And there still remains suspicion and mistrust of the other’s intentions, particularly in the military realm. As Dr. Kissinger recently wrote in Foreign Affairs, “Both sides must understand the nuances by which apparently traditional and apparently reasonable courses can evoke the deepest worries in each other.” We must address this head-on and constructively by creating a framework for building trust over time. That means returning to first principles of the relationship: There is no intrinsic contradiction between supporting a rising China and advancing America’s interests. A thriving China is good for America, and a thriving America is good for China.
That’s why we helped break China’s isolation in 1972, and it’s why, for more than 60 years, we have underwritten regional peace and security that helped make room for China’s extraordinary economic progress; we have championed China’s inclusion in international fora like the WTO; we have elevated the G-20 as a forum for international engagement, in part because China plays a key role in it; at Copenhagen and subsequent climate summits, we made cooperation with China a priority; on issue after issue, we have not only welcomed, we have advocated for China’s participation and we have called for its leadership.
So to those who ask, “Is the United States attempting to contain China?” Our answer is a clear no. In fact, the United States helped pave the way for China to be where it is today in its own development. We are a country that welcomes others’ success, because we believe that it’s good for everyone when people anywhere are able to work their way to better lives. If China’s rise means that we have an increasingly capable and engaged partner, that’s good news for us. And we will seize every chance to engage, because we’re not a country that sits on our lead. We’re a country with confidence in our own standing and in our ability to compete and succeed.
The choices that America has made diplomatically, economically, and strategically reflect that fundamental belief. But of course, to say that a thriving China is good for America, and vice versa, is not the end of the story, because as we all know, there are different ways for countries to get ahead. And for China, for everyone, success must be achieved responsibly; that is not at the expense of others, but in a way that contributes to the regional and global good.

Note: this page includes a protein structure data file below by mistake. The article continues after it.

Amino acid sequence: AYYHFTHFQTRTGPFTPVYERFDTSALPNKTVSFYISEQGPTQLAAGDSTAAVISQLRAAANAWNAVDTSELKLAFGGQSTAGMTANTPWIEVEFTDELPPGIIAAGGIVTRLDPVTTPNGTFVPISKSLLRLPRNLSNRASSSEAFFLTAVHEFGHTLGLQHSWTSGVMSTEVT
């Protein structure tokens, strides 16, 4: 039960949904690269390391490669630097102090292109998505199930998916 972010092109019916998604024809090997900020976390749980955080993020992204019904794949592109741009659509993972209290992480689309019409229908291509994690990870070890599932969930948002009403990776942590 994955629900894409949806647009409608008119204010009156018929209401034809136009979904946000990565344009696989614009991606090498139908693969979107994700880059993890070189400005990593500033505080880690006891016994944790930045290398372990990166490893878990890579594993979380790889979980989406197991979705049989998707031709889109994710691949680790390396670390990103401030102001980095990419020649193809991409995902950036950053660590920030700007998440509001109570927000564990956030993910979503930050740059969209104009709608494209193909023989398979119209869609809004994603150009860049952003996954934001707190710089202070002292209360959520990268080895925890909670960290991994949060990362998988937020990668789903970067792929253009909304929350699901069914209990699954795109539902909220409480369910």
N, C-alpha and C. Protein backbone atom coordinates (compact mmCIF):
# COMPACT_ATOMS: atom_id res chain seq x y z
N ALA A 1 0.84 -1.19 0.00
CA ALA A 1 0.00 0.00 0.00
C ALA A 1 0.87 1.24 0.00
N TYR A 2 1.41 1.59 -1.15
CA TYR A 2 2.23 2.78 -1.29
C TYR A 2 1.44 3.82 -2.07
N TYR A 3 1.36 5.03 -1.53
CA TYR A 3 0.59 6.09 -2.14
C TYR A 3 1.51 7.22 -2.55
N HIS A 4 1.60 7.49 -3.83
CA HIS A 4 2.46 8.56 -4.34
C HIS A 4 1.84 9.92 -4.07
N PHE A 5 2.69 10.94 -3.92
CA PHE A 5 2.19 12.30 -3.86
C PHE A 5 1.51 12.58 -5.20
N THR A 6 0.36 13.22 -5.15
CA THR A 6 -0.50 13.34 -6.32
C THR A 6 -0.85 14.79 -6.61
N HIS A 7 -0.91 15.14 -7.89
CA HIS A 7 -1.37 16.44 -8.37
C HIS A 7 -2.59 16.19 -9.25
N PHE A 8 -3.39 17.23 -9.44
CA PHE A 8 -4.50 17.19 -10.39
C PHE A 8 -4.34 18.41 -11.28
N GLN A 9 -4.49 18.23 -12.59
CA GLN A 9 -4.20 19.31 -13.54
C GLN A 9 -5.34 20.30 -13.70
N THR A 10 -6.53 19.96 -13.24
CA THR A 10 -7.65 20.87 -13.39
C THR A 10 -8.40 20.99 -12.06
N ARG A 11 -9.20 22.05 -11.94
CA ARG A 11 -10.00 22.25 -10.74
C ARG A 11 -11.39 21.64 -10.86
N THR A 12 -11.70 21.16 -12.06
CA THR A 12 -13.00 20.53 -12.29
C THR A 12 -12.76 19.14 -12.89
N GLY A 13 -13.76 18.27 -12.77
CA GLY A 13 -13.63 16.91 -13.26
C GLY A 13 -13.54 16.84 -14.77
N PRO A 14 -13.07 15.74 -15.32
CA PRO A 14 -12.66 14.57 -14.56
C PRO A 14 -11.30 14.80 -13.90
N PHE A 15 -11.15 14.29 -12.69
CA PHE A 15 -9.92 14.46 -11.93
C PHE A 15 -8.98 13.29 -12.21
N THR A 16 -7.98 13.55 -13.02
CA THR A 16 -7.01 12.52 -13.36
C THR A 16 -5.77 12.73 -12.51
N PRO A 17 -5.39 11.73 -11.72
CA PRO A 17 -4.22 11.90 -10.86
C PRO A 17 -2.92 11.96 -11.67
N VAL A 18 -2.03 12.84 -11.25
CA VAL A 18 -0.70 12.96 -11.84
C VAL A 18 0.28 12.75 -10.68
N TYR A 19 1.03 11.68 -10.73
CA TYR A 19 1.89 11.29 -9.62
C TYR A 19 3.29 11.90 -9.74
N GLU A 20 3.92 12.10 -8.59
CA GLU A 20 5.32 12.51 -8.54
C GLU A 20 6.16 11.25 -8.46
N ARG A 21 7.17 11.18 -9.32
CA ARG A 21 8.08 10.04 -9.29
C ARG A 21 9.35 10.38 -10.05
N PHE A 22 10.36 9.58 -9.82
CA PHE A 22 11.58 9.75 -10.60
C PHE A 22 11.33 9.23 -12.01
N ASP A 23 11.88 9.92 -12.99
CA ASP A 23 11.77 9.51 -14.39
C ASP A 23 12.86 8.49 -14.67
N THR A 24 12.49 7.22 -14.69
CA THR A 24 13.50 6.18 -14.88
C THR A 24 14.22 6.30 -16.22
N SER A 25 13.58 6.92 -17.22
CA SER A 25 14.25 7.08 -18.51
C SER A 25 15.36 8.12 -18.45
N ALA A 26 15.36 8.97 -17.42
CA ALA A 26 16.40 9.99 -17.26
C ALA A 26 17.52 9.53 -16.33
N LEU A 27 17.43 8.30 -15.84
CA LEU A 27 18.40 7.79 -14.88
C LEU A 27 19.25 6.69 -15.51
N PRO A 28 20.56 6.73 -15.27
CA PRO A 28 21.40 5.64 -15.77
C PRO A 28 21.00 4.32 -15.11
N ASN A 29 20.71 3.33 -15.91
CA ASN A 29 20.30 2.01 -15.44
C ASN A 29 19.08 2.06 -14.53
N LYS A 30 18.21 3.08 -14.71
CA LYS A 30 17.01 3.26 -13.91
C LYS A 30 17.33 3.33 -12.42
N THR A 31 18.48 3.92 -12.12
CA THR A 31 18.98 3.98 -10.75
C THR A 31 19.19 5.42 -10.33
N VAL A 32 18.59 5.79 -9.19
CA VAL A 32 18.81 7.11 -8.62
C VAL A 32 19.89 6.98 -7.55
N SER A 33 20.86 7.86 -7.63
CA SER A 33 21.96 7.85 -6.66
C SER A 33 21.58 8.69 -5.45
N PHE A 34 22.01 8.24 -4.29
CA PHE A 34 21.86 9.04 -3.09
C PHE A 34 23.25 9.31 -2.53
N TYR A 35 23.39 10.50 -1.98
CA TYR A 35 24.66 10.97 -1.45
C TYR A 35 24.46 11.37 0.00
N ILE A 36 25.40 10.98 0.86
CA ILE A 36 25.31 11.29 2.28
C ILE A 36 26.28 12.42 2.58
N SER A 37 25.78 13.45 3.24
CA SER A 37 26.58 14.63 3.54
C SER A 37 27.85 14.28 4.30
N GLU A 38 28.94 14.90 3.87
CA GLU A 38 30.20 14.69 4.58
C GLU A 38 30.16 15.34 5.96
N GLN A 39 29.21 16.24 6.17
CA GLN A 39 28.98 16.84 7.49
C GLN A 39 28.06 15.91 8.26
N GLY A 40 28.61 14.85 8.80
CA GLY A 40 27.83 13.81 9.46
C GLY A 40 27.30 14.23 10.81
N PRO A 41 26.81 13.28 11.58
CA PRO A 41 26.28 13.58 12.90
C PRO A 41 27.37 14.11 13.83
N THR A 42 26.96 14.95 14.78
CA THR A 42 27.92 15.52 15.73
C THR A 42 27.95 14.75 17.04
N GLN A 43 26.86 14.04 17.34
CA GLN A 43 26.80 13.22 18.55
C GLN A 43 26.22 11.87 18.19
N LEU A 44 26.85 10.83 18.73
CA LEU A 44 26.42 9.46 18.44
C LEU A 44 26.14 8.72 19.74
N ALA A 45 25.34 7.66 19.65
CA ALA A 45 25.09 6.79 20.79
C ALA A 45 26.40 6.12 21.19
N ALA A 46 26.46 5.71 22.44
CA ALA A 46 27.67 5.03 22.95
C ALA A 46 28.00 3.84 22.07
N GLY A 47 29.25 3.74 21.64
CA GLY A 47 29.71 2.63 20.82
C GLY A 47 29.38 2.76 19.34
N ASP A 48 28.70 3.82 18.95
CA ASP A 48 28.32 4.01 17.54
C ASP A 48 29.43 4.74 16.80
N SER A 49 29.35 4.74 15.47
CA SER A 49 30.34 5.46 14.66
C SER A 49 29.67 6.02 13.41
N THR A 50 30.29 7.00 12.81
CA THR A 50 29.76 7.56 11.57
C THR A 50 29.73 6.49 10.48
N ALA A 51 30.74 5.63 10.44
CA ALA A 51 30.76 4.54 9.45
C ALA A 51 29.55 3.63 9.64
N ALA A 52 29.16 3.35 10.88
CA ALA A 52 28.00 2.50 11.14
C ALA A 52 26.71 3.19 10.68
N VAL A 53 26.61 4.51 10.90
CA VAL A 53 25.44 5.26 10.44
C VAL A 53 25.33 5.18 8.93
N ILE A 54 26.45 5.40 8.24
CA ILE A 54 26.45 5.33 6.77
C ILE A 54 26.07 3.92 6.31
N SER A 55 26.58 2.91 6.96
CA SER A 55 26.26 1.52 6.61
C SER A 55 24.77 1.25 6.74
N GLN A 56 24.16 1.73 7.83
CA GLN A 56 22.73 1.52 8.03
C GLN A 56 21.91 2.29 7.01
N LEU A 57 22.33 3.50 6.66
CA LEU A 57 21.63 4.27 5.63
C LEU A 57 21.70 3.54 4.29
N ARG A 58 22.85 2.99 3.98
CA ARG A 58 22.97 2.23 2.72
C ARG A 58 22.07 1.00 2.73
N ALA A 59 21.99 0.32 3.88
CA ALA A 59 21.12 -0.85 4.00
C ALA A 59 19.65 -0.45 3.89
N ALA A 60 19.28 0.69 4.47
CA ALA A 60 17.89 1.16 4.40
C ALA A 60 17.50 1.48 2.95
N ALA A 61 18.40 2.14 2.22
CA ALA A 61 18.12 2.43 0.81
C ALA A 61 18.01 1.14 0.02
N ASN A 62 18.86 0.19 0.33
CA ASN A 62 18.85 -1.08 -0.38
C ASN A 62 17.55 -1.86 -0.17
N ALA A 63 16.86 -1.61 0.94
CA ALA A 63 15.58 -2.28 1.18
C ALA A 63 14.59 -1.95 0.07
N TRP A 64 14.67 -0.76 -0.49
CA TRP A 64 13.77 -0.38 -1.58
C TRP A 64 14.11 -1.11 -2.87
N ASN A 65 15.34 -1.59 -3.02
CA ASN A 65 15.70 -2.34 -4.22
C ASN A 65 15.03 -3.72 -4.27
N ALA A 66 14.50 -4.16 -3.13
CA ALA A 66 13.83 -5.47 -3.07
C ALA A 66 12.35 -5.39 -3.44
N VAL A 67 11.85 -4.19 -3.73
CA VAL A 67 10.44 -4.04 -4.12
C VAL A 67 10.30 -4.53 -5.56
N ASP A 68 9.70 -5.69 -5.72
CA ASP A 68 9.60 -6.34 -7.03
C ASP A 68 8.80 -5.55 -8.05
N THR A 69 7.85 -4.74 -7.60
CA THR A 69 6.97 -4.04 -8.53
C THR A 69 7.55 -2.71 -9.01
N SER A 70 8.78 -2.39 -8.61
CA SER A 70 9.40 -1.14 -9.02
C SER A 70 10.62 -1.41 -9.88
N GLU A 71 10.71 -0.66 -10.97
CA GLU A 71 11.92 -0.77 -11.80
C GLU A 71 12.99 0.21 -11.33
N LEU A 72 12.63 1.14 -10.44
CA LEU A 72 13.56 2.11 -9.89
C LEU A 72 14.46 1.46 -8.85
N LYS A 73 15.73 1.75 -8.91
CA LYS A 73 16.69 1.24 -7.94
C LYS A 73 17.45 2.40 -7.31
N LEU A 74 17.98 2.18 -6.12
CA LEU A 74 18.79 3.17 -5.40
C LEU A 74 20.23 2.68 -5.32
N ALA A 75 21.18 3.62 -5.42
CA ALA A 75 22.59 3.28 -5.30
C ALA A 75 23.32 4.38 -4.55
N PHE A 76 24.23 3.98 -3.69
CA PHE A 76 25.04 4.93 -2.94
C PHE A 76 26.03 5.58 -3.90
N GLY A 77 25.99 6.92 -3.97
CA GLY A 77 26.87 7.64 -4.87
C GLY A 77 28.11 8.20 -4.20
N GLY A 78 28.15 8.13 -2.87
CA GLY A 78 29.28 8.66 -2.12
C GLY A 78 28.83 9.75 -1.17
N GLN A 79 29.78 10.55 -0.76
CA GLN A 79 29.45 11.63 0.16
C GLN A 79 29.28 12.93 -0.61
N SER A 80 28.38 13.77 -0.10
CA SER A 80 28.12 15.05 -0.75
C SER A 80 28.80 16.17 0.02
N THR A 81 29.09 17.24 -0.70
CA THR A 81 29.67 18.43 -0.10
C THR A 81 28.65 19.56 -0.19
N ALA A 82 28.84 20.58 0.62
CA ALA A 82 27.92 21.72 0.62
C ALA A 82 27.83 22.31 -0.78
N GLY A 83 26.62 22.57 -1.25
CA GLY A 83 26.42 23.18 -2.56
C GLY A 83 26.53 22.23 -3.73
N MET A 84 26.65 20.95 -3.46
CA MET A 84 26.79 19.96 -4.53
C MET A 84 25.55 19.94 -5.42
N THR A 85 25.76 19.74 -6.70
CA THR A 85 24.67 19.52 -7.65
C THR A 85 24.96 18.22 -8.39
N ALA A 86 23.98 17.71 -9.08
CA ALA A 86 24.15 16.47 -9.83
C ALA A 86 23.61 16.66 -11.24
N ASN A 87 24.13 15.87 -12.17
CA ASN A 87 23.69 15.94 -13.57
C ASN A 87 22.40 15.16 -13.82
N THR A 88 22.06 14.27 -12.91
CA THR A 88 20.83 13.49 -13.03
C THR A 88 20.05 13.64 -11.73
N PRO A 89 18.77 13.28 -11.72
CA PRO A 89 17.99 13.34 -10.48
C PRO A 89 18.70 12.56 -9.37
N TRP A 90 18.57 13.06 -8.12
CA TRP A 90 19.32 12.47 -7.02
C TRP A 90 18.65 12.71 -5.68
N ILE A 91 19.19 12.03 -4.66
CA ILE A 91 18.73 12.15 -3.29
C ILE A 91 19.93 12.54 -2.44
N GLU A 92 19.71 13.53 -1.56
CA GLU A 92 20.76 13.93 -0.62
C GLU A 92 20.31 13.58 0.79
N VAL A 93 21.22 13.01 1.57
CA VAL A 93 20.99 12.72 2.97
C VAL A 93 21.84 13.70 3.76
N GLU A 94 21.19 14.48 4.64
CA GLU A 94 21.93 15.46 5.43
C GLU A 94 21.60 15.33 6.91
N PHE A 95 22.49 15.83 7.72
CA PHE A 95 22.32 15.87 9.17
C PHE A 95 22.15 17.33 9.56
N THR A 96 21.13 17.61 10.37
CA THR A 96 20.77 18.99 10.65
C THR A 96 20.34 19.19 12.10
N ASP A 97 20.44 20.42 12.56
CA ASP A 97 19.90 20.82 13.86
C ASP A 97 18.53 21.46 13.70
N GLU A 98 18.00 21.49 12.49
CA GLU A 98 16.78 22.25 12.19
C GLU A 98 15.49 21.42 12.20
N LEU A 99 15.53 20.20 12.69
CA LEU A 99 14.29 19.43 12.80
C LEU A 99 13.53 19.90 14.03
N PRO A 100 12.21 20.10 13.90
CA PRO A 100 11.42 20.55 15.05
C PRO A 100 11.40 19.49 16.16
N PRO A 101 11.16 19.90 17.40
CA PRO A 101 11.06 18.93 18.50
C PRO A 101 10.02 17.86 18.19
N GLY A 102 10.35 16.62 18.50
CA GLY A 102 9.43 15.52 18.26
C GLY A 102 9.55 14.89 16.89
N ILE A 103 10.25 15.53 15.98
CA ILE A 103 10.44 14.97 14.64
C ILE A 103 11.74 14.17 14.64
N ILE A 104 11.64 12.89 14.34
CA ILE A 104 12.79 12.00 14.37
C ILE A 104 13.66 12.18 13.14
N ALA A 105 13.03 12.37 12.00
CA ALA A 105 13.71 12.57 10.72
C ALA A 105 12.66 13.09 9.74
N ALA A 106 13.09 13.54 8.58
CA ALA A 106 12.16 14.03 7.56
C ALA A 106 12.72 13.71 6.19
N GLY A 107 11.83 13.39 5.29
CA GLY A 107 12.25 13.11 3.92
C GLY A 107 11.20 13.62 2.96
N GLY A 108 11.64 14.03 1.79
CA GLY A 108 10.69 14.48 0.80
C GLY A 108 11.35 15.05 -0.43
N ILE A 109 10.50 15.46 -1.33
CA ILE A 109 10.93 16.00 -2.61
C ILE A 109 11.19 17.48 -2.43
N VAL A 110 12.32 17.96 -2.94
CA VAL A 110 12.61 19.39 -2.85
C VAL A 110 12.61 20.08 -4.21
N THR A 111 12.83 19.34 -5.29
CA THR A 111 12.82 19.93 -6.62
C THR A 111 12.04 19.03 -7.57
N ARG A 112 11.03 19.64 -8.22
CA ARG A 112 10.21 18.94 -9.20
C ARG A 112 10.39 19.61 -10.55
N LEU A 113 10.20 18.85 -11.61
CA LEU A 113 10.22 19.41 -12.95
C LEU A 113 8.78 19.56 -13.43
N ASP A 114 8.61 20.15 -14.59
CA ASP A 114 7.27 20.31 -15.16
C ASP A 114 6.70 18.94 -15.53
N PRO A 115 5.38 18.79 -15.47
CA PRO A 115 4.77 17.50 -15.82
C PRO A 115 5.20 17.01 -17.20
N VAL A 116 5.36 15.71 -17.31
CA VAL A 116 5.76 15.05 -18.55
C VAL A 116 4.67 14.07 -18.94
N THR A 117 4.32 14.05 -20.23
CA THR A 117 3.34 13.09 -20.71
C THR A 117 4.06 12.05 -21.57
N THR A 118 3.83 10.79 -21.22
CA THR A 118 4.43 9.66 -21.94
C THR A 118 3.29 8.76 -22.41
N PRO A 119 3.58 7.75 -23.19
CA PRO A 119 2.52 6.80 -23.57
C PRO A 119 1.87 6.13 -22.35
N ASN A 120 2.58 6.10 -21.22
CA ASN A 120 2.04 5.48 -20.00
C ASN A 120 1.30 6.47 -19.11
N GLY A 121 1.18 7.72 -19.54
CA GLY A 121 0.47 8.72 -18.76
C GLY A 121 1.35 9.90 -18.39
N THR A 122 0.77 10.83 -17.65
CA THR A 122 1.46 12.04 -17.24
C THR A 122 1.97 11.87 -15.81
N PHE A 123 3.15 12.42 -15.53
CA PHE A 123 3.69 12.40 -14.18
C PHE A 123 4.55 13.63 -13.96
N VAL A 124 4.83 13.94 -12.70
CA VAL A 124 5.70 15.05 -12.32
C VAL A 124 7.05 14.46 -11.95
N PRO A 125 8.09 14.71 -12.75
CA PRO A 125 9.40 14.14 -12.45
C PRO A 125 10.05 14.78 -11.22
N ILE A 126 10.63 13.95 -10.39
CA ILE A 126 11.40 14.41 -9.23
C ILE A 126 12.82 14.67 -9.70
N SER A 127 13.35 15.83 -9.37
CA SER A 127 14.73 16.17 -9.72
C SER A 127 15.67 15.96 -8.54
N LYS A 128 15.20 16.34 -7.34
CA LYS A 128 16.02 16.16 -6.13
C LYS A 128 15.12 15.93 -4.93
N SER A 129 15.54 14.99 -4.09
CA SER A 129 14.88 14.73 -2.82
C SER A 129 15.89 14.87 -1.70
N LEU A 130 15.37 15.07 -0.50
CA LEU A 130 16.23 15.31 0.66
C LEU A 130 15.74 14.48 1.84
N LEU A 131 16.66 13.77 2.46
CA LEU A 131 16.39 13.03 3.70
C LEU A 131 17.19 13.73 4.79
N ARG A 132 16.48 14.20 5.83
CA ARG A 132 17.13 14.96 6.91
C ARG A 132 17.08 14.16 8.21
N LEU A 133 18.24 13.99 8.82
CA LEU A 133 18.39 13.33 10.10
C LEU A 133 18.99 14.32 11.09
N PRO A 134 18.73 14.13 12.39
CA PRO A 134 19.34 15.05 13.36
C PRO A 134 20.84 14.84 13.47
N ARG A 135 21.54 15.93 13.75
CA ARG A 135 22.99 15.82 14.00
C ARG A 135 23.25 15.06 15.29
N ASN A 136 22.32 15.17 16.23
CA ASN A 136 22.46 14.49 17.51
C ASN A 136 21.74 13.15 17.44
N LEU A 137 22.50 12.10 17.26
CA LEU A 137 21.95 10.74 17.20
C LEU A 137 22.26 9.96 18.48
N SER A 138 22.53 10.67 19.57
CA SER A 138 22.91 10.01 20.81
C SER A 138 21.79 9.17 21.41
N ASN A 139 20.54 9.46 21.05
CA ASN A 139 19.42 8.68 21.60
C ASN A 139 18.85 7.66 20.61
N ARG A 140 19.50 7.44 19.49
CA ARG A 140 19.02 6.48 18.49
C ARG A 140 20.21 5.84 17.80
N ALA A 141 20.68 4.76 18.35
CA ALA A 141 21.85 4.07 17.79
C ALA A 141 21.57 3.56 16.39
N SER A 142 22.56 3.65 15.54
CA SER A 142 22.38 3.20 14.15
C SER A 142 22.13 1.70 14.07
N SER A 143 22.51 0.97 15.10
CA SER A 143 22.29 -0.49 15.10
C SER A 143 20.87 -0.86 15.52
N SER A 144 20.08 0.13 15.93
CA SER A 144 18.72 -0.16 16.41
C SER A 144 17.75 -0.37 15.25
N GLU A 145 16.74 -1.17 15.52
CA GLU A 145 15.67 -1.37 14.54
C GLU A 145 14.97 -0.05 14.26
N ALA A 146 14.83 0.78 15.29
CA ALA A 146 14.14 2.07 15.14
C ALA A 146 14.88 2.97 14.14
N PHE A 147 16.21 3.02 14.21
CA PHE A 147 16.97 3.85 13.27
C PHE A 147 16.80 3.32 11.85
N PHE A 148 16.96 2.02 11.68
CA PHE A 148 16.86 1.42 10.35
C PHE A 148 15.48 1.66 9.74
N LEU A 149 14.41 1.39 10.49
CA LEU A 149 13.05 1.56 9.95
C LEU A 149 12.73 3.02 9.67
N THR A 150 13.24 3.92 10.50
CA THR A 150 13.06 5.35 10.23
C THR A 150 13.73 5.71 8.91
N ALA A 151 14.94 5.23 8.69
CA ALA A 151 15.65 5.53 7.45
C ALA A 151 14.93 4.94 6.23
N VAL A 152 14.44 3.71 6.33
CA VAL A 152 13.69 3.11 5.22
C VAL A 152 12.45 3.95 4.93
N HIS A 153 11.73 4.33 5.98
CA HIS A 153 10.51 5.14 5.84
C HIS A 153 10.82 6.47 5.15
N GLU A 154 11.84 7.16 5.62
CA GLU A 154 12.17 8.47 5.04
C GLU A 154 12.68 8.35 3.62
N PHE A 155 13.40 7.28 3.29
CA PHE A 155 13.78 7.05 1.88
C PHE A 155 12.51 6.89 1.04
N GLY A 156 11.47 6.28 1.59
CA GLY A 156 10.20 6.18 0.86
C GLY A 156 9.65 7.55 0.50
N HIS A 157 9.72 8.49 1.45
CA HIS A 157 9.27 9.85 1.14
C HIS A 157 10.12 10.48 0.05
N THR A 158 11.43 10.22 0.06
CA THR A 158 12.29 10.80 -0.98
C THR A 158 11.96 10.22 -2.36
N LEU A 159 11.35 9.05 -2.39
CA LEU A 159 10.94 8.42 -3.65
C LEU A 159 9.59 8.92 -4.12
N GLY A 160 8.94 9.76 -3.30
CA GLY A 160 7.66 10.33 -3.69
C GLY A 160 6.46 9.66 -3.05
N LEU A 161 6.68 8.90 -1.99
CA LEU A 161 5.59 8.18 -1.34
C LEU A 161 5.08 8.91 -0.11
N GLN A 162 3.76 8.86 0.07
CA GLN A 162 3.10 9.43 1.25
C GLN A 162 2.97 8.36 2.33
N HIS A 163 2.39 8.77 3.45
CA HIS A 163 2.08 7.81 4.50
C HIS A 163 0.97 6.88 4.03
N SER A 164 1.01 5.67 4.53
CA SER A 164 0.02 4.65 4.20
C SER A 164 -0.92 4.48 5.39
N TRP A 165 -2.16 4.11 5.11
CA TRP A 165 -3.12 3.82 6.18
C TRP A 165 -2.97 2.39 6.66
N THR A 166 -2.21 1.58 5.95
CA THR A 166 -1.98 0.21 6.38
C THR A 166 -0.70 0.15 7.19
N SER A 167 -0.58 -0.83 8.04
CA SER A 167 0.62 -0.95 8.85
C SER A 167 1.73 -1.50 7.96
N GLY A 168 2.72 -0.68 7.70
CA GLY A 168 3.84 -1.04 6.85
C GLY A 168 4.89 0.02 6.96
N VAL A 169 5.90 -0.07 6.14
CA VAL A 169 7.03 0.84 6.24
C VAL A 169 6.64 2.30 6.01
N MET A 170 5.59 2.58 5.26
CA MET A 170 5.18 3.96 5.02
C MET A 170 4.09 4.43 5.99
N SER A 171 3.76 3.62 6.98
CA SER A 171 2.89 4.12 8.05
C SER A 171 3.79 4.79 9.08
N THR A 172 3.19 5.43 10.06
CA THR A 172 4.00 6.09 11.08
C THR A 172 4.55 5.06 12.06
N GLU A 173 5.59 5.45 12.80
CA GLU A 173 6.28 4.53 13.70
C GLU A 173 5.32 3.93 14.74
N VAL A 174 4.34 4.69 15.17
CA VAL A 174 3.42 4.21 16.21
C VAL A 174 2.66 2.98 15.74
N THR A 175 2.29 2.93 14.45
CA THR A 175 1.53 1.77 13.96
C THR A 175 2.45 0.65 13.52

And this is where China has its own choices to make. Its power, wealth, and influence have pushed it rapidly to a new echelon in the international order. What China says and does reverberates around the globe, and simply by changing itself, China affects the world around it. At the same time, it is still working on its great economic mission, bringing development to millions more of the Chinese people. My Chinese counterparts often talk to me in passionate terms about how far their country still has to go. So China is faced with the complicated task of balancing the demands of development with its responsibilities as an emerging global power, or as my Chinese friends sometimes say, a reemerging global power, because of course China has hundreds, thousands of years of history as an influential nation and culture.
And I’ve pointed out to my counterparts China’s response at times has been to seek to have it at both ways, acting like what I call a selective stakeholder. In some forums, on some issues, China wants to be treated as a great power; in others, as a developing nation. That’s perfectly understandable, because China has attributes of both. Nonetheless, the world is looking for China to play a role that is commensurate with its new standing. And that means it can no longer be a selective stakeholder.
Now, I’m well aware that debates about the rise of China and other emerging powers, and they usually start and too often stop with people simply saying, “With great power comes great responsibility” – I think that is a quote from the movie Spiderman, if I remember – (laughter) – and just leaving it at that. Well, it is worth pushing ourselves further on what this really means in action on a pragmatic, day-to-day basis.
Well, for starters, the link between power and responsibility is built into the logic of global politics. As countries become more powerful, their stake in the success of the international system naturally rises, because they have more to lose when that system fails. At the same time, the world’s expectations of them naturally rise as well, because they have more to contribute to strengthen the system. But more than this, it is understandable that the international community wants some confidence that a country’s growing power will be used for the benefit of all. And given the historic challenges to security and stability posed by rising powers, they do have a special obligation to demonstrate in concrete ways that they are going to pursue a constructive path. This is particularly true for a country that has grown as rapidly and as dramatically as China has.
Ultimately, because emerging powers have such a large and growing impact, allowing them to selectively pick and choose elements of the rules-based international system that may on a short-term basis suit their interests would render the system unworkable. And that would end up impoverishing everyone. Having said that, the international system is not static. Rules and institutions designed for an earlier age may not be suited to today. So we need to work together to adapt and update them. Indeed, we have already begun that work. On issues like trade and climate, efforts to develop new norms and mechanisms are well underway. We have no interest in holding onto elements of the system that have become irrelevant, or unsuited to the challenges of our time, or that work only to benefit some countries and not others. That would give countries incentives to walk away from cooperation and go it alone, which would not serve them or us.